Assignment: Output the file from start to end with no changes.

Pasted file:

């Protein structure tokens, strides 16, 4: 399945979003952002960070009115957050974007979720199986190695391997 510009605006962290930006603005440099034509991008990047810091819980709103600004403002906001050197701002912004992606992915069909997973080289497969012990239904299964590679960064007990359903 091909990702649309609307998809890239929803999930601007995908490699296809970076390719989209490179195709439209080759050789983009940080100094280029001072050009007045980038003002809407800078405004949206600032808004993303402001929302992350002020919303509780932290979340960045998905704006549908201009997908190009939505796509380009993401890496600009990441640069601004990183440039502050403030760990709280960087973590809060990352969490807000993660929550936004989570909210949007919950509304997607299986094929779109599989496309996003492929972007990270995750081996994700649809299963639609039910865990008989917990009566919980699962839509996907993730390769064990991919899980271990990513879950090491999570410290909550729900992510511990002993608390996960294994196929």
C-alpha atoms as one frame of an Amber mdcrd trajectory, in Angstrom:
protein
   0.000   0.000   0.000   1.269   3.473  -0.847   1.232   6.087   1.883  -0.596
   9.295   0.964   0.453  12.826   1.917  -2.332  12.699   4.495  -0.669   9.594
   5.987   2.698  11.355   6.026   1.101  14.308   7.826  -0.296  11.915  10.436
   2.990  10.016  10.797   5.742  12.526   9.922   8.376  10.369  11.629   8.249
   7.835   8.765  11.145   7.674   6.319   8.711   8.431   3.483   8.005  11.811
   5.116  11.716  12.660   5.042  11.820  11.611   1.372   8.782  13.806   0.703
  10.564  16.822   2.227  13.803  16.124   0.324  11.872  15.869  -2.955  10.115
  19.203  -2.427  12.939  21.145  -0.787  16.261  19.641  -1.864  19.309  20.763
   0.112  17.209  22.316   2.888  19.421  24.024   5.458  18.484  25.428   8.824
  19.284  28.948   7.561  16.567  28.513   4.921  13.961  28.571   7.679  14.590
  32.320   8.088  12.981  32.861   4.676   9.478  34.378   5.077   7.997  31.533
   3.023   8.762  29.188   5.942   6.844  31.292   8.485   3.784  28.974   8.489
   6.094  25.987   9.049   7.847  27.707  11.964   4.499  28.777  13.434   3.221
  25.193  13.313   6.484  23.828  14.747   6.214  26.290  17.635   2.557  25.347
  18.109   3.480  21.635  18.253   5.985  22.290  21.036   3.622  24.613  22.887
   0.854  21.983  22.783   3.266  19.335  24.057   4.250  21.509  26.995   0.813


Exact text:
């Protein structure tokens, strides 16, 4: 399945979003952002960070009115957050974007979720199986190695391997 510009605006962290930006603005440099034509991008990047810091819980709103600004403002906001050197701002912004992606992915069909997973080289497969012990239904299964590679960064007990359903 091909990702649309609307998809890239929803999930601007995908490699296809970076390719989209490179195709439209080759050789983009940080100094280029001072050009007045980038003002809407800078405004949206600032808004993303402001929302992350002020919303509780932290979340960045998905704006549908201009997908190009939505796509380009993401890496600009990441640069601004990183440039502050403030760990709280960087973590809060990352969490807000993660929550936004989570909210949007919950509304997607299986094929779109599989496309996003492929972007990270995750081996994700649809299963639609039910865990008989917990009566919980699962839509996907993730390769064990991919899980271990990513879950090491999570410290909550729900992510511990002993608390996960294994196929």
C-alpha atoms as one frame of an Amber mdcrd trajectory, in Angstrom:
protein
   0.000   0.000   0.000   1.269   3.473  -0.847   1.232   6.087   1.883  -0.596
   9.295   0.964   0.453  12.826   1.917  -2.332  12.699   4.495  -0.669   9.594
   5.987   2.698  11.355   6.026   1.101  14.308   7.826  -0.296  11.915  10.436
   2.990  10.016  10.797   5.742  12.526   9.922   8.376  10.369  11.629   8.249
   7.835   8.765  11.145   7.674   6.319   8.711   8.431   3.483   8.005  11.811
   5.116  11.716  12.660   5.042  11.820  11.611   1.372   8.782  13.806   0.703
  10.564  16.822   2.227  13.803  16.124   0.324  11.872  15.869  -2.955  10.115
  19.203  -2.427  12.939  21.145  -0.787  16.261  19.641  -1.864  19.309  20.763
   0.112  17.209  22.316   2.888  19.421  24.024   5.458  18.484  25.428   8.824
  19.284  28.948   7.561  16.567  28.513   4.921  13.961  28.571   7.679  14.590
  32.320   8.088  12.981  32.861   4.676   9.478  34.378   5.077   7.997  31.533
   3.023   8.762  29.188   5.942   6.844  31.292   8.485   3.784  28.974   8.489
   6.094  25.987   9.049   7.847  27.707  11.964   4.499  28.777  13.434   3.221
  25.193  13.313   6.484  23.828  14.747   6.214  26.290  17.635   2.557  25.347
  18.109   3.480  21.635  18.253   5.985  22.290  21.036   3.622  24.613  22.887
   0.854  21.983  22.783   3.266  19.335  24.057   4.250  21.509  26.995   0.813